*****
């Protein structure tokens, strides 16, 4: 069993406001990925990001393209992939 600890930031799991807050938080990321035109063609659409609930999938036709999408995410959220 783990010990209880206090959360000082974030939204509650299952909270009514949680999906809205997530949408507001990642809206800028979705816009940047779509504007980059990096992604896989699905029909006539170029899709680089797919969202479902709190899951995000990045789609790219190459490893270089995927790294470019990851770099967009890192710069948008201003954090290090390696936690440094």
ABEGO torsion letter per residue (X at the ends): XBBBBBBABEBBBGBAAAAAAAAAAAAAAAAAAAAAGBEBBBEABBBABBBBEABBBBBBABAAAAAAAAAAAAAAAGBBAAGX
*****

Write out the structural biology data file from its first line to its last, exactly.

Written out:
């Protein structure tokens, strides 16, 4: 069993406001990925990001393209992939 600890930031799991807050938080990321035109063609659409609930999938036709999408995410959220 783990010990209880206090959360000082974030939204509650299952909270009514949680999906809205997530949408507001990642809206800028979705816009940047779509504007980059990096992604896989699905029909006539170029899709680089797919969202479902709190899951995000990045789609790219190459490893270089995927790294470019990851770099967009890192710069948008201003954090290090390696936690440094």
ABEGO torsion letter per residue (X at the ends): XBBBBBBABEBBBGBAAAAAAAAAAAAAAAAAAAAAGBEBBBEABBBABBBBEABBBBBBABAAAAAAAAAAAAAAAGBBAAGX